Last year when Star Wars: The Force Awakens was released, one character many fans new and old alike identified with was newcomer Rey, a young woman trapped on a desert planet who discovers she is Force sensitive. Rey could not only use the Force, but had an affinity for mechanics and was a talented pilot, much like Anakin and Luke Skywalker.
Rey’s popularity soared so much that many criticized the fact she wasn’t featured in enough of the promotion or merchandise, such as her exclusion from the Star Wars Monopoly board game. Despite her popularity, however, there were just as many people who criticized the character herself for being a ‘Mary Sue’, a term used in literature to describe an all perfect female character who can do anything with little or no training and is infallible because the plot demands it.
Now, Rey actress Daisy Ridley has commented on Rey’s ‘Mary Sue’ status in MTV’s ‘Happy Sad Confused’ podcast. Ridley stated that “The Mary Sue thing in itself is sexist because it’s the name of a woman. Everyone was saying that Luke had the exact same capabilities. I think Rey is incredibly vulnerable, and nothing she’s doing is for the greater good. She’s just doing what she thinks is the right thing. And she doesn’t want to do some of it, but she feels compelled to do it. So for me, I was just confused.”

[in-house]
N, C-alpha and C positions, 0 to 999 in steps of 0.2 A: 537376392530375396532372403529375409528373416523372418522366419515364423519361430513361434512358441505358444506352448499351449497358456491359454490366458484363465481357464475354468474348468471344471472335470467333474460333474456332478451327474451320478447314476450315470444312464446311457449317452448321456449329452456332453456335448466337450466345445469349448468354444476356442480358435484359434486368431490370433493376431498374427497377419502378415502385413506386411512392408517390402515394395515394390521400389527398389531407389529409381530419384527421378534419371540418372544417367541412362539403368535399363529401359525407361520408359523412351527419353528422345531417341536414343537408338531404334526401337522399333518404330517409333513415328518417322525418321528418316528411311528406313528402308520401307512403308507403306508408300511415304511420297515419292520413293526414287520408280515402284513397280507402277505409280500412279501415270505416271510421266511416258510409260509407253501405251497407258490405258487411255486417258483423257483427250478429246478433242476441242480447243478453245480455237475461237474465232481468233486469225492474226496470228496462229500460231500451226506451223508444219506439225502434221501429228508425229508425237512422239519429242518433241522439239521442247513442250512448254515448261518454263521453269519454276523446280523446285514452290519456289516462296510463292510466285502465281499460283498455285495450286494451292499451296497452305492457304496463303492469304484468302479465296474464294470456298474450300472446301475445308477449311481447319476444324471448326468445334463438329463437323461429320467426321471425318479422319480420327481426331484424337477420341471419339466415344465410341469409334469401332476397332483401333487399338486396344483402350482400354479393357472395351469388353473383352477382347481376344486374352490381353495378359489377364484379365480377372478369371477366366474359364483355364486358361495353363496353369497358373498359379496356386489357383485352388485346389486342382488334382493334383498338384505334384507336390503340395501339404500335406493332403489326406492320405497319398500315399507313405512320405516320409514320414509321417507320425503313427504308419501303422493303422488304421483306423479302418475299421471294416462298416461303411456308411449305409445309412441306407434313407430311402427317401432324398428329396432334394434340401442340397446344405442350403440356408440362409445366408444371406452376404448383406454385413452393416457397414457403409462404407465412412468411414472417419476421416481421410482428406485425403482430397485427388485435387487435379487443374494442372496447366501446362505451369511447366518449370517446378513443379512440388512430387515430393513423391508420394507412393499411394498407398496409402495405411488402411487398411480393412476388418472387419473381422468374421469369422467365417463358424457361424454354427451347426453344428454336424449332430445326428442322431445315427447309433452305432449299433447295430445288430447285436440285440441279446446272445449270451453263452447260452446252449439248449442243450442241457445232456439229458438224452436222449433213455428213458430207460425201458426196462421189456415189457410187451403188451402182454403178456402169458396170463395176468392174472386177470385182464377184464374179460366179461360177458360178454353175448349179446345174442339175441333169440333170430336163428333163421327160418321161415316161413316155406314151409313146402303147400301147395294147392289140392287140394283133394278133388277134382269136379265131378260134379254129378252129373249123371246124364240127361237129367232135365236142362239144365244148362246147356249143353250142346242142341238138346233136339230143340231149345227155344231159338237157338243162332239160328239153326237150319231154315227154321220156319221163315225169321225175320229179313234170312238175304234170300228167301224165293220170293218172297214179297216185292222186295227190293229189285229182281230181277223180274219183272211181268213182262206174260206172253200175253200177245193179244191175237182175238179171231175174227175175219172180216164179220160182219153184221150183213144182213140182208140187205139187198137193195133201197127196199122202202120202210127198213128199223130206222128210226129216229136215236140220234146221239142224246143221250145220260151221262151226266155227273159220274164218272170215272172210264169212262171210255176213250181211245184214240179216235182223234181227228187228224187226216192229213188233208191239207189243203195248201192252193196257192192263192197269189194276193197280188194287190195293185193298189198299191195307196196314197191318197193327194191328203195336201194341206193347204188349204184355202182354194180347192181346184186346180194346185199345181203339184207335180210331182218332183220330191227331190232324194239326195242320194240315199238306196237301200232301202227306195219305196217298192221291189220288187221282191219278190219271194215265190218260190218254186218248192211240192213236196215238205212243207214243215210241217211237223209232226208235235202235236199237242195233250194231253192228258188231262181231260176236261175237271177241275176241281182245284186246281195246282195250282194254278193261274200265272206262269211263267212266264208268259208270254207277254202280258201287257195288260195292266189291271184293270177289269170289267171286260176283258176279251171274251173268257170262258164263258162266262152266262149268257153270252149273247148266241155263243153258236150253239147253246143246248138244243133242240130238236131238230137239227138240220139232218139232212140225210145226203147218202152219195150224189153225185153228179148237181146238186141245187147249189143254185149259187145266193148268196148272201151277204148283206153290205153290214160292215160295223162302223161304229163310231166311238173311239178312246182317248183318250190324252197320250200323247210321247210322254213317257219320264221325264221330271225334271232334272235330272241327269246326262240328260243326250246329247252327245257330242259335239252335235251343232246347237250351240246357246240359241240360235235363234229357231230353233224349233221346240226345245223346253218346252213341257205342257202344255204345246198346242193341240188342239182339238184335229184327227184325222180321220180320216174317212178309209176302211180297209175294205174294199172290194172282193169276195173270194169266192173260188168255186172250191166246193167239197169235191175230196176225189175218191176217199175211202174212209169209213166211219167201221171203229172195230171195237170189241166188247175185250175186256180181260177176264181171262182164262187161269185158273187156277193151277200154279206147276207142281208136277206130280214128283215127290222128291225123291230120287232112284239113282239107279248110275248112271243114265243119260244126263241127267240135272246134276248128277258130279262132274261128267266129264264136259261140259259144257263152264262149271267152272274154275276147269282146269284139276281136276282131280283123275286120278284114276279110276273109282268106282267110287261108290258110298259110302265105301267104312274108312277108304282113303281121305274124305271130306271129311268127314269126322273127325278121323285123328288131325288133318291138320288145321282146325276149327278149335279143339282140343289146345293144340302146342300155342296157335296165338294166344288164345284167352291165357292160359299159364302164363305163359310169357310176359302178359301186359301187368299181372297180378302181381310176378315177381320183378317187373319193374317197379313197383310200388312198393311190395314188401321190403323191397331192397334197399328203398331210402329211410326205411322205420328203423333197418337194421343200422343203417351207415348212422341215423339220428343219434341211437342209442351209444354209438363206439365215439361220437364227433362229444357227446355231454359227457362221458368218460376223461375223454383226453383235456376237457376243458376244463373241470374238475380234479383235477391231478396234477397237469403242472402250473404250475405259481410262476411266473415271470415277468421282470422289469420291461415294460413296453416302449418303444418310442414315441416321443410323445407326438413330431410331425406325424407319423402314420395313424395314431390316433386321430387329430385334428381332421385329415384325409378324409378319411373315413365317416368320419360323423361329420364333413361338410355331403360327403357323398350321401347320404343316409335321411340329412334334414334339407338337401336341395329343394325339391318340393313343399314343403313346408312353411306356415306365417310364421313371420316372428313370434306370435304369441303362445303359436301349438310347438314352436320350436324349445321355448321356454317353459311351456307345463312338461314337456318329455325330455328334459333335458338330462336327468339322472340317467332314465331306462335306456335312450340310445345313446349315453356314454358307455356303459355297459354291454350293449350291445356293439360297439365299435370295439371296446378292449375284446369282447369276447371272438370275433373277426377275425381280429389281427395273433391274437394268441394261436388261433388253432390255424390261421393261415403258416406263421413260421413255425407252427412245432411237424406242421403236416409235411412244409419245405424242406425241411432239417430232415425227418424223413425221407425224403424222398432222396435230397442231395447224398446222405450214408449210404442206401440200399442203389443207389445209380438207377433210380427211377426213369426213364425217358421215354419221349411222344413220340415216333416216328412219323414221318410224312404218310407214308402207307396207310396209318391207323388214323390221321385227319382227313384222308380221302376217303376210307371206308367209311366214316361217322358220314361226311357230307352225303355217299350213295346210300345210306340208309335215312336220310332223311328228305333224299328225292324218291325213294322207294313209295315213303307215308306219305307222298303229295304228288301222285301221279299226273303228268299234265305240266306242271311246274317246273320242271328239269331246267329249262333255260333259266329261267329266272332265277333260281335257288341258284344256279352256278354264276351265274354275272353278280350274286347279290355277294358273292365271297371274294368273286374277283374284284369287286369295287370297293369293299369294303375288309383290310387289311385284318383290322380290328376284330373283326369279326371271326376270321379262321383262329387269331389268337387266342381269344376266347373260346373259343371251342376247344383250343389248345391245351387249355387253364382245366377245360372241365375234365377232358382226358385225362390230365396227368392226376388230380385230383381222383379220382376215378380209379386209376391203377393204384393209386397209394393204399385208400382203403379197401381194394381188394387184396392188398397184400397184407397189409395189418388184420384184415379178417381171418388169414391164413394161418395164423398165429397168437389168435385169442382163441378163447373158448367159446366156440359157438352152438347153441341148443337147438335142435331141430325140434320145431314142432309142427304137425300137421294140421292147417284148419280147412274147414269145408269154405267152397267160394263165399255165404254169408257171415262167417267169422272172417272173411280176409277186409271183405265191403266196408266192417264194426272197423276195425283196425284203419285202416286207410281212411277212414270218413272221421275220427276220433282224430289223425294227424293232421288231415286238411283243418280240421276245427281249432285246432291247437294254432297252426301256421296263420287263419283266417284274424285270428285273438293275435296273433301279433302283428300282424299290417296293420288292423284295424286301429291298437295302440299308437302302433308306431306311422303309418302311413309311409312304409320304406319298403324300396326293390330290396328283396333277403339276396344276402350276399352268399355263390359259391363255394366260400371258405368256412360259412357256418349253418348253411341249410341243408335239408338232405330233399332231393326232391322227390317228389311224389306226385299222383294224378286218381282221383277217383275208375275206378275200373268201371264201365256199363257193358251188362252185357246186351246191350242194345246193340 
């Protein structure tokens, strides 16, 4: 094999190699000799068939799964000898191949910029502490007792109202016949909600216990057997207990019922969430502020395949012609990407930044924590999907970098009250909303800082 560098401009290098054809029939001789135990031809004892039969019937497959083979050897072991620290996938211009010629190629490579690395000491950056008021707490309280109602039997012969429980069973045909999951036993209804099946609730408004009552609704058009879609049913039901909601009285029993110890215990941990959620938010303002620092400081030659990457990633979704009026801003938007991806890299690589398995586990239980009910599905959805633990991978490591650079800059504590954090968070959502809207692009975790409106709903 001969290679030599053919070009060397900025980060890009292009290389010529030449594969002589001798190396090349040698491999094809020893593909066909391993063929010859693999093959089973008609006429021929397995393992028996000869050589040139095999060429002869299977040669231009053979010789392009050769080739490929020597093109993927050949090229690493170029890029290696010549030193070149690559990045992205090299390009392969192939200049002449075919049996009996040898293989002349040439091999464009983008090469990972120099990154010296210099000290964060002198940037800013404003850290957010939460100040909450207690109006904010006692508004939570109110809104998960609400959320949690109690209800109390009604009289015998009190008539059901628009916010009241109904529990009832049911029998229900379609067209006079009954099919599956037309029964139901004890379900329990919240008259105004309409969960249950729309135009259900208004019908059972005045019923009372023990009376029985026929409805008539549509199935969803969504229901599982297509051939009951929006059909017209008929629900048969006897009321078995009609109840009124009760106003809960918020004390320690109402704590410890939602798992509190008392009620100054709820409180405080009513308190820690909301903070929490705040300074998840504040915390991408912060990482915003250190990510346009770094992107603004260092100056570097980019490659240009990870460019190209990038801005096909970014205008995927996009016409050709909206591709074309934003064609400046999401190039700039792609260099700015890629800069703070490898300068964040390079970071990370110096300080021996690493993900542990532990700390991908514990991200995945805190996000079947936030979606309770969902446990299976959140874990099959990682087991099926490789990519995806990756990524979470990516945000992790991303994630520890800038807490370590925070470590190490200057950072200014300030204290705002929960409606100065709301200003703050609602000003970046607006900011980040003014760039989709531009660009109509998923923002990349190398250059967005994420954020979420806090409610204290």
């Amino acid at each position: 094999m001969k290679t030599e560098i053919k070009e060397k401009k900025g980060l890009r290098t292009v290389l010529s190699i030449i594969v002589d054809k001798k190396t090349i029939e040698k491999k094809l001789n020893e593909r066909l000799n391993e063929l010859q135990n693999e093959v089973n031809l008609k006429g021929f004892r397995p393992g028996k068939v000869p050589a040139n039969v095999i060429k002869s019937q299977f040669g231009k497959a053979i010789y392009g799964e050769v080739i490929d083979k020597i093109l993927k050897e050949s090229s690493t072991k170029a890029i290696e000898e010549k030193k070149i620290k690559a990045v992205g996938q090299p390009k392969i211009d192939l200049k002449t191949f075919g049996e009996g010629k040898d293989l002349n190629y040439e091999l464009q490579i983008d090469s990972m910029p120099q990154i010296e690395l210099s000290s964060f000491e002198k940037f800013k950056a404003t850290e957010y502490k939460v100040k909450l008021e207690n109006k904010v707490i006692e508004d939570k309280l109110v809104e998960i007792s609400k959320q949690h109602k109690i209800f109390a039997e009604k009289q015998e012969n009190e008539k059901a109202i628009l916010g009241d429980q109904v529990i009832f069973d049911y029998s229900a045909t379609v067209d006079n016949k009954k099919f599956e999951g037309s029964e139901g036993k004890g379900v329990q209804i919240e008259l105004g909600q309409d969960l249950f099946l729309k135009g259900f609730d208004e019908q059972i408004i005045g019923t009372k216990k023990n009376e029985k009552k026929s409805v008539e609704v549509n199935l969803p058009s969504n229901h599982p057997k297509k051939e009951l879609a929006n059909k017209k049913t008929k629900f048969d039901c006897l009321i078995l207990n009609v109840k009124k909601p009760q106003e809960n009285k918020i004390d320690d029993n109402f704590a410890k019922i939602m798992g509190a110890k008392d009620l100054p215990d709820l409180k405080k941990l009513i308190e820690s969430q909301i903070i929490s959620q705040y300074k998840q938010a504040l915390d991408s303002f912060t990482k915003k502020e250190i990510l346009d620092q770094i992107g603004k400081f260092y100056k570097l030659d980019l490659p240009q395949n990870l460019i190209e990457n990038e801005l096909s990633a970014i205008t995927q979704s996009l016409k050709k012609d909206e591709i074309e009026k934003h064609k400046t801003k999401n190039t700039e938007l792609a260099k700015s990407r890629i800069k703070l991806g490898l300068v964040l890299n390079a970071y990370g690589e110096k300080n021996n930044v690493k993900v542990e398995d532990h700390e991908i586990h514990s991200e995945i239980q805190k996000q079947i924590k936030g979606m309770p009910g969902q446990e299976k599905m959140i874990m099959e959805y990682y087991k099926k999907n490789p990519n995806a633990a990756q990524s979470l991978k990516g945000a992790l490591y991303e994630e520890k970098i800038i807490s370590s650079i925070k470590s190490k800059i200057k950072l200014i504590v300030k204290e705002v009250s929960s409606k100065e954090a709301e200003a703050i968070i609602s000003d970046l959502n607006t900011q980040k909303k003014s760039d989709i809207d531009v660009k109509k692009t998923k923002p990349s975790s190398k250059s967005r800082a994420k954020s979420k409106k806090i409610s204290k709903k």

She does raise a good point, and one that has been raised by others in the past, that Luke and even Anakin before him were seen as all-powerful and near-perfect characters with talents far beyond their age. The only thing that really separates Rey from the Skywalkers is her gender.
She also discussed what it was like to work with Mark Hamill on the set of Episode VIII and how that experience differed from her work with Harrison Ford and Rey’s interactions with Han Solo and Luke. “They’re very uniquely different human beings,” she said. “It was very different. I don’t know how, just different energies. They’ve lived different lives, and they’re just different people.”
You can listen to the full interview here.